Ready for a holiday? The good news is Christmas – and a well-deserved break – is almost upon us. Many businesses will be shutting-up shop or slowing down operations for the holiday period.  But, before you switch from work-mode to holiday-mode, there are a few things you need to consider. Here, we share the answers to four common questions about managing a workplace over the Christmas break.

1. Do you know what days are public holidays during the Christmas period?

Public holidays can be tricky. To simplify things, we’ve compiled all the public holidays in New Zealand over the Christmas period into this table:

Public holiday Date
Christmas Day Friday 25 December 2020
Boxing Day Saturday 26 December 2020
Alternative Public Holiday Monday 28 December 2020
New Year’s Day Friday 1 January 2021
Day after New Year’s Day Saturday 2 January 2021
Alternative Public Holiday Monday 4 January 2021


2. What happens when a Christmas holiday falls on the weekend?

It’s important that you understand how to calculate payments and manage holidays and leave correctly under the Holidays Act 2003.

As Boxing Day and the Day after New Year’s Day fall on a Saturday this year, these public holidays will be “Mondayised”.

If your employee doesn’t usually work on a weekend, then Monday the 28 December 2020 and Monday 4 January 2021 will be a paid public holiday for them.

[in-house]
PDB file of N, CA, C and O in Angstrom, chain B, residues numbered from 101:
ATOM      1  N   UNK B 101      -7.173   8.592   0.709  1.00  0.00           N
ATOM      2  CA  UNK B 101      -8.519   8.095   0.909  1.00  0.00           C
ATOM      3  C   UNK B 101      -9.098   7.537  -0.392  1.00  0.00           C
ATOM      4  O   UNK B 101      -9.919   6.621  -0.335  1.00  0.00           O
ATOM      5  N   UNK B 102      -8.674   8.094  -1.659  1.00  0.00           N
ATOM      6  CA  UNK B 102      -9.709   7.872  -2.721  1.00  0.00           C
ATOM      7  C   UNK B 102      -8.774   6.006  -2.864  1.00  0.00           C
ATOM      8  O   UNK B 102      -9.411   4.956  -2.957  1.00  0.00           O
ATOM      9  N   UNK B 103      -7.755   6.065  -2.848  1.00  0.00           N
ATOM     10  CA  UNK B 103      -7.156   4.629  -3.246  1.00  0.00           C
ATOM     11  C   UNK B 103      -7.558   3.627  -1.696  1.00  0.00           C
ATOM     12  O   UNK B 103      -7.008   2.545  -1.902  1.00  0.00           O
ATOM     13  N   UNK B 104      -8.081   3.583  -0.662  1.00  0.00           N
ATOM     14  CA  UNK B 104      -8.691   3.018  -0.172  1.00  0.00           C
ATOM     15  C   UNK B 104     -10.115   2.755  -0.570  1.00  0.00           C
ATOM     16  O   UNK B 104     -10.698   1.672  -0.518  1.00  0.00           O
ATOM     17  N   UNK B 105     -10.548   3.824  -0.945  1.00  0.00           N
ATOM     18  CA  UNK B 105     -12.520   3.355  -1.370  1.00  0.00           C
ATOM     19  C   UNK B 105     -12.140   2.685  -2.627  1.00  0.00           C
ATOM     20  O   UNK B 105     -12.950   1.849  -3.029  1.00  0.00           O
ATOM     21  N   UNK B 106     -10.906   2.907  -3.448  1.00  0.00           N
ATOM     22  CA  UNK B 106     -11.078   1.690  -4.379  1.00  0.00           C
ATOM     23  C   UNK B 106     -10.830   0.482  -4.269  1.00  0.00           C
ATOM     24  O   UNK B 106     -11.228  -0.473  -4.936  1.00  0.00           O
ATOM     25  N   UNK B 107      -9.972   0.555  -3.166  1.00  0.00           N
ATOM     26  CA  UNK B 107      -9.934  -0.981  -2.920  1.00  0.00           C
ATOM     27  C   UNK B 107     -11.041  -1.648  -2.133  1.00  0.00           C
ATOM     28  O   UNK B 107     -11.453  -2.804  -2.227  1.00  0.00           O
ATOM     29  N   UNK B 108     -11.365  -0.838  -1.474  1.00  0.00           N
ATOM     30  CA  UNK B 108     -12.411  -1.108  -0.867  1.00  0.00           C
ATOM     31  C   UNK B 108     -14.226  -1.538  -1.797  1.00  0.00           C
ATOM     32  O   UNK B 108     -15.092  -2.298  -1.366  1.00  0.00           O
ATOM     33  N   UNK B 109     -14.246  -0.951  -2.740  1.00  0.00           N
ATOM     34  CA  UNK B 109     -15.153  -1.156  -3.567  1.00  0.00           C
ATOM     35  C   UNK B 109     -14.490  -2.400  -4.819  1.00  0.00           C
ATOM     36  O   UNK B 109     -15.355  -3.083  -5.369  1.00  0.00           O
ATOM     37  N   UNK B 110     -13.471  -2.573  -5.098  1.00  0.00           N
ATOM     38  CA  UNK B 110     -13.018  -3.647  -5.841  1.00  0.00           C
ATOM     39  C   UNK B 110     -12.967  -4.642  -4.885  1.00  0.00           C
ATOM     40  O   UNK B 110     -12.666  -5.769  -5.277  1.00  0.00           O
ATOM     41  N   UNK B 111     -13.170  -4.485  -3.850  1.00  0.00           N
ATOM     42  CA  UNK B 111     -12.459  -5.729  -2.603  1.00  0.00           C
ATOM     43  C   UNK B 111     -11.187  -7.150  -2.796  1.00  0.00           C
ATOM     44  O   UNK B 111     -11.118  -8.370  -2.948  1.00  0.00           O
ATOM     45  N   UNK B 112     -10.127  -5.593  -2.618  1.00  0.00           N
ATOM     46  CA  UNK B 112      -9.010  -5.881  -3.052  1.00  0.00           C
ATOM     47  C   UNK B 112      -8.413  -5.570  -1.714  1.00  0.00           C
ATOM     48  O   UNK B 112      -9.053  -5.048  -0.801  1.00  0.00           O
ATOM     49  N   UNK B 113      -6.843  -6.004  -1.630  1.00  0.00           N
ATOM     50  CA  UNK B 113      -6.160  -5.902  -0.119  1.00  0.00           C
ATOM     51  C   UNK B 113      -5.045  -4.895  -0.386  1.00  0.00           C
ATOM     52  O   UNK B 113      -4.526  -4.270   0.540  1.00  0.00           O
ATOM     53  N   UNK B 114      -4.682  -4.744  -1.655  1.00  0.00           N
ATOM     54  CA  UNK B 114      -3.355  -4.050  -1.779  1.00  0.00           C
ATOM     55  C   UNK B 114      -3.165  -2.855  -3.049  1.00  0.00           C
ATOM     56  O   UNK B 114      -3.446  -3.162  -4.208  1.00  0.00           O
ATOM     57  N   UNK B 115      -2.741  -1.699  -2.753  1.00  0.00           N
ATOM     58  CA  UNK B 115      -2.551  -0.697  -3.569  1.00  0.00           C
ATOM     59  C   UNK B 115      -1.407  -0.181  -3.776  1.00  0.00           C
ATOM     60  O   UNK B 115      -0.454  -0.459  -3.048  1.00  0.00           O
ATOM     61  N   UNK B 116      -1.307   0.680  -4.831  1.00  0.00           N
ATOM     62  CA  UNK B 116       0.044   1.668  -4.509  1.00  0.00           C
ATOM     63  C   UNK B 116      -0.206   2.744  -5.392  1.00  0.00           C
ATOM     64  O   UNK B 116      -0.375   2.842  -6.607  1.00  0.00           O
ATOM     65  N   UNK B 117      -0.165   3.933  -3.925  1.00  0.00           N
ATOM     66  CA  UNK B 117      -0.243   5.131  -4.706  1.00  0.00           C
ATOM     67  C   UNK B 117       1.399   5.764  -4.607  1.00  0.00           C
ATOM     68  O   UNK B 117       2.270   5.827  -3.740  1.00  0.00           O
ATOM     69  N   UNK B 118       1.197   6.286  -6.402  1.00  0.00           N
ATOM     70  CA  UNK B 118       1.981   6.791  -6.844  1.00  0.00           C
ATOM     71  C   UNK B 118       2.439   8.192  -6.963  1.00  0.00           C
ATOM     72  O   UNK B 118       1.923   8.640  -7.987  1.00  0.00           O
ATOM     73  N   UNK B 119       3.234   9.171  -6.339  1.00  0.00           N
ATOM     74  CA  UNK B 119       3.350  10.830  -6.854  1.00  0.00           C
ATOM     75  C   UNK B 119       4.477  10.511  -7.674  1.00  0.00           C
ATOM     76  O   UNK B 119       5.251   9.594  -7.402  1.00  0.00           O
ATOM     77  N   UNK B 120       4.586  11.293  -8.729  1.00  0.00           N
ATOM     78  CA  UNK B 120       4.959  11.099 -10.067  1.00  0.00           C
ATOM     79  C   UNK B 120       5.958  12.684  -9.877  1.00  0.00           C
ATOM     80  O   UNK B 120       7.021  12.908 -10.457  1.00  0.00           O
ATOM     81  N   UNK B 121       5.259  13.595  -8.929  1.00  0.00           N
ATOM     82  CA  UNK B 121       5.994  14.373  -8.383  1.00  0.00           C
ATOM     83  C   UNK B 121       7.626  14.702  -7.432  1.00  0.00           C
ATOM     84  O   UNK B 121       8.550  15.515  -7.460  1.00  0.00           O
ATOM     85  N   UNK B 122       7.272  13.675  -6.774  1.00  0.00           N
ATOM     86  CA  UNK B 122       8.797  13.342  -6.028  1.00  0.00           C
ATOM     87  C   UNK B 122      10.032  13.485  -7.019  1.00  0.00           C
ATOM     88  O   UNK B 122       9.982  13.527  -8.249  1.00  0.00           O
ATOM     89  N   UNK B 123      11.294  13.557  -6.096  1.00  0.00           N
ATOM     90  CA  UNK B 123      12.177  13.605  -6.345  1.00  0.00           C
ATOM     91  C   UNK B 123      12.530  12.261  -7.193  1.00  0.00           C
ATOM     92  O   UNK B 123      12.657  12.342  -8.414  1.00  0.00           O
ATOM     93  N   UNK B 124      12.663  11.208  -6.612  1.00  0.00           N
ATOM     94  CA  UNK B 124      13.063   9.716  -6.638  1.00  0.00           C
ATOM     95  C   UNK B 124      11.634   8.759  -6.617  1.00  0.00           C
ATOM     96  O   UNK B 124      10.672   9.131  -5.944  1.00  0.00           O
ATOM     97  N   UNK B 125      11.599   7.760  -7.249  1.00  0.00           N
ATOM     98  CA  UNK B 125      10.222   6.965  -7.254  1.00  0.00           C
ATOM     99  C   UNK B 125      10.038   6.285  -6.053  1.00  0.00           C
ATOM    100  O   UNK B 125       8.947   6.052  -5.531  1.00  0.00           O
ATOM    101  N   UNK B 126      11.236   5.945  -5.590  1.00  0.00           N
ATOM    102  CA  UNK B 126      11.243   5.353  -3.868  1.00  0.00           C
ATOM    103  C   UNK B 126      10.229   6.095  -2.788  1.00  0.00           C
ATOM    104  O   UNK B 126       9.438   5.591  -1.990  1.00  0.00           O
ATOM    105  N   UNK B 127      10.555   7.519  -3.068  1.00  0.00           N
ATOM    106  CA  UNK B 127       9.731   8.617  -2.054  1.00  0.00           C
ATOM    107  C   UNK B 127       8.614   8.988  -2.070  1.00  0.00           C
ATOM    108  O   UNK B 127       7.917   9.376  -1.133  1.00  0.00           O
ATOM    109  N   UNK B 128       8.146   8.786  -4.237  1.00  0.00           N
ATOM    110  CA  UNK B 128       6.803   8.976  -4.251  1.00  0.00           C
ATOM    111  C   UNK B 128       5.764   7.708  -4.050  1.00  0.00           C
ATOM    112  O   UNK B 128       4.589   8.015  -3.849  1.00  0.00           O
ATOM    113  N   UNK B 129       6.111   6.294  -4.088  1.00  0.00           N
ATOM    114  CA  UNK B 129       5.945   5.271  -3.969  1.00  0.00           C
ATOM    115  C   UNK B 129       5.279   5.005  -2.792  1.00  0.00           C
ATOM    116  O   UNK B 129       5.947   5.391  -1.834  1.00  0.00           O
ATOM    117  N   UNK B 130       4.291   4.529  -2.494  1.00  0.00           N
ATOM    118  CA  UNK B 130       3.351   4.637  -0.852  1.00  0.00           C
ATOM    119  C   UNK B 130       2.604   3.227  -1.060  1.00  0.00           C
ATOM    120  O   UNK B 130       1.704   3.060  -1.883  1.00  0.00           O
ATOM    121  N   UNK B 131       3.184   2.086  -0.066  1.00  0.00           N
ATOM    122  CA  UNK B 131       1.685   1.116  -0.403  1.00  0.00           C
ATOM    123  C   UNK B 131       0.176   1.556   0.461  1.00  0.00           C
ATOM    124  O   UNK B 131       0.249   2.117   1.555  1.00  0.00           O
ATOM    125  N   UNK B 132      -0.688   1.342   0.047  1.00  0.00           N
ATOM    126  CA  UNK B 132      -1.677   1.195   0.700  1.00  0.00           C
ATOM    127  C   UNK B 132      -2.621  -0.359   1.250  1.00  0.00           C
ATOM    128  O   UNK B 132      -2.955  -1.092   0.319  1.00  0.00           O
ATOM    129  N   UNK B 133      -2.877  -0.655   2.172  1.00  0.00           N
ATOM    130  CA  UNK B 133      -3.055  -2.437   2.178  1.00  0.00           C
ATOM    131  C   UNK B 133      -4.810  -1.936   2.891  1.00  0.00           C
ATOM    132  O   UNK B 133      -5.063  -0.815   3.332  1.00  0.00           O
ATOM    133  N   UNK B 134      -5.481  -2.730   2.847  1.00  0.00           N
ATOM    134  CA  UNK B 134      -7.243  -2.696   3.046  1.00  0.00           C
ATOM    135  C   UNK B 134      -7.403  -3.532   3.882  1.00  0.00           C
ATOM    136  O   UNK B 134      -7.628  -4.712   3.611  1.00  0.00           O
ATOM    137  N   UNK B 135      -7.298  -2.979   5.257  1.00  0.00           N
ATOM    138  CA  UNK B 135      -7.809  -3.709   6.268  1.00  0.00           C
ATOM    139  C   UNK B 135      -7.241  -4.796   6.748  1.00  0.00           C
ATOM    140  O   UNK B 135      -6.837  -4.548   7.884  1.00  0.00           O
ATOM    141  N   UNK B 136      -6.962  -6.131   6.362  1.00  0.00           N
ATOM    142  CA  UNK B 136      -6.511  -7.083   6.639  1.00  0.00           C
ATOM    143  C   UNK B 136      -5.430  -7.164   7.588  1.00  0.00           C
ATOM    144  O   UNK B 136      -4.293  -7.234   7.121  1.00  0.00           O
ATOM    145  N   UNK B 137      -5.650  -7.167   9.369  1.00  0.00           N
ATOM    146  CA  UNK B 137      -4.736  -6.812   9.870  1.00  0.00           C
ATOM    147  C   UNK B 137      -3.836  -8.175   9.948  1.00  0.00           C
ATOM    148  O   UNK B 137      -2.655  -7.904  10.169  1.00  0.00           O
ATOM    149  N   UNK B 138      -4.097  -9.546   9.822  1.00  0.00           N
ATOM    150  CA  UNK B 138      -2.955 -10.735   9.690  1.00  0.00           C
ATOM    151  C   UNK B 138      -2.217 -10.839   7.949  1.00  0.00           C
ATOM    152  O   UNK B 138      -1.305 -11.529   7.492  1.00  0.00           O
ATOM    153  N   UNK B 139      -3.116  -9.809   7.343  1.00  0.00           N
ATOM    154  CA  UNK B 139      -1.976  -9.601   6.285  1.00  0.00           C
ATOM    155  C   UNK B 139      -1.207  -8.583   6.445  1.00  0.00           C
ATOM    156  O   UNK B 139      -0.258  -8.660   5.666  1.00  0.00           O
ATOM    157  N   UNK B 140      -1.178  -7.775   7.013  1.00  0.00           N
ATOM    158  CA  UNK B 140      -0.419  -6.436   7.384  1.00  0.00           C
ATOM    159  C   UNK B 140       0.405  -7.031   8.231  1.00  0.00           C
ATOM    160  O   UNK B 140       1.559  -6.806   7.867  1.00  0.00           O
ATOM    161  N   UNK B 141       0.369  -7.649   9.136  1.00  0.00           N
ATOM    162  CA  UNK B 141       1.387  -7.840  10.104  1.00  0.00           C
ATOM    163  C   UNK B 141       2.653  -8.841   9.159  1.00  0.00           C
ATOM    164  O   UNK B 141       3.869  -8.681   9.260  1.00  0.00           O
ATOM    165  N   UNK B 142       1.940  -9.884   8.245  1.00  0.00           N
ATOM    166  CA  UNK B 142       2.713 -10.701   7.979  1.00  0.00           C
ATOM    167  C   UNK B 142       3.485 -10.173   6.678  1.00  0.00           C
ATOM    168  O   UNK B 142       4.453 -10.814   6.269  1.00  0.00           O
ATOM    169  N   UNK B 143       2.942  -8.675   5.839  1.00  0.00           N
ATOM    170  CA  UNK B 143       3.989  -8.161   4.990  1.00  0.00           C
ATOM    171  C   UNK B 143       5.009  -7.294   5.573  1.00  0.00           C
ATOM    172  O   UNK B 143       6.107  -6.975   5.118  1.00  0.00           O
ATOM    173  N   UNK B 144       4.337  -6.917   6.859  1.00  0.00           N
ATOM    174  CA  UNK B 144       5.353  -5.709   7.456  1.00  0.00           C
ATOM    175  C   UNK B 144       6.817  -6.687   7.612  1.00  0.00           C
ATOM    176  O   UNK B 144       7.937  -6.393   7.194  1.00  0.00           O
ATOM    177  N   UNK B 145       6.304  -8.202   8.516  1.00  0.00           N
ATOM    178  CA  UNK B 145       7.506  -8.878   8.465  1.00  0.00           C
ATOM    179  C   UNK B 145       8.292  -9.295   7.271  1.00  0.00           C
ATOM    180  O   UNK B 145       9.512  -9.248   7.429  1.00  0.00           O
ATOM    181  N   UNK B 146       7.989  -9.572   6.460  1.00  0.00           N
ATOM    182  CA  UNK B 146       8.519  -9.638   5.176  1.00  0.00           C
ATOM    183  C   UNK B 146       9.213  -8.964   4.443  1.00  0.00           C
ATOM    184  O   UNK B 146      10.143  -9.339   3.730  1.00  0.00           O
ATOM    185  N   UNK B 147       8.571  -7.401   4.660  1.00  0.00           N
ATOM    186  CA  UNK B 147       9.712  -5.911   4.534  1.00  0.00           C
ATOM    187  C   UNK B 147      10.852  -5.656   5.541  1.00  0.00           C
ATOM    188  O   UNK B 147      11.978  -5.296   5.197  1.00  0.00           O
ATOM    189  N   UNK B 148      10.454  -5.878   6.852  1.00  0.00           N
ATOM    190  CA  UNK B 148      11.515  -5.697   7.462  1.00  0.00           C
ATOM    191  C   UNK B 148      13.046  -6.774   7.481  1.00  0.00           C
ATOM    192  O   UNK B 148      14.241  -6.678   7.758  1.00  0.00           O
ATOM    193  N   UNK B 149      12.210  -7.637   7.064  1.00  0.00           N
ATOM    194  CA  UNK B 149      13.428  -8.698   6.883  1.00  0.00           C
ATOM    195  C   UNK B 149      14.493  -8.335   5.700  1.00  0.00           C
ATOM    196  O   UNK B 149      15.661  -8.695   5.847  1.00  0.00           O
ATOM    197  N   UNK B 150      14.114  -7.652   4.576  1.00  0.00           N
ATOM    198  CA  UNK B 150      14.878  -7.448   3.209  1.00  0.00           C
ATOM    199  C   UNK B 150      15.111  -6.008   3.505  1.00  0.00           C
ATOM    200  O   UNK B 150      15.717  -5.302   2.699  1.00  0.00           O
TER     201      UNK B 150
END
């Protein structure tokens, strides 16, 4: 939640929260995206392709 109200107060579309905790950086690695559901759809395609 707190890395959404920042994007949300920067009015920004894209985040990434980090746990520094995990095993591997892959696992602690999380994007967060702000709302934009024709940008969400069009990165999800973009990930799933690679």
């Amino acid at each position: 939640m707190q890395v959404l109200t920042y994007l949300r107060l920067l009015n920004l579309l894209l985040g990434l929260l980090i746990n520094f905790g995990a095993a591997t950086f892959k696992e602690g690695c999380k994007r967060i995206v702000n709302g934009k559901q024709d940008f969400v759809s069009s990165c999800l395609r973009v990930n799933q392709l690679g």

If you have employees who work weekends, then Saturday 26 December 2020 and Saturday 2 January 2021 will be paid days off, or paid time and a half with an alternative day off for later (day in lieu).

And remember, if your employee works on weekends and Mondays, they’re not entitled to have both days as public holidays.


3. Can I make my employees take annual leave over Christmas?

Many businesses close during the quiet Christmas period and require employees to take a period of annual leave; subject to certain conditions, including that you must give employees at least 14 days’ notice of your yearly close-down period.

During your close-down period, you can’t require your employees to take paid annual leave on any of the public holidays mentioned above. Instead, the public holiday is automatically treated as a paid absence with the employee receiving their base rate of pay for their ordinary hours of work on that day.


4. Do I need an employment agreement for Christmas casuals?

Christmas can be a hectic time of the year for some businesses, particularly for those in the retail sector. This seasonal increase in demand places pressure on these businesses to hire additional staff at this time of year.

There is nothing wrong with hiring additional staff to meet demand. However, it’s essential to be sure that everyone who works for you has an employment agreement, even Christmas casuals. To minimise any risk of an unfair dismissal claim against you, make sure you have a written contract for all your casual workers.

Have a question about the information in this article? Contact the team at enableHR.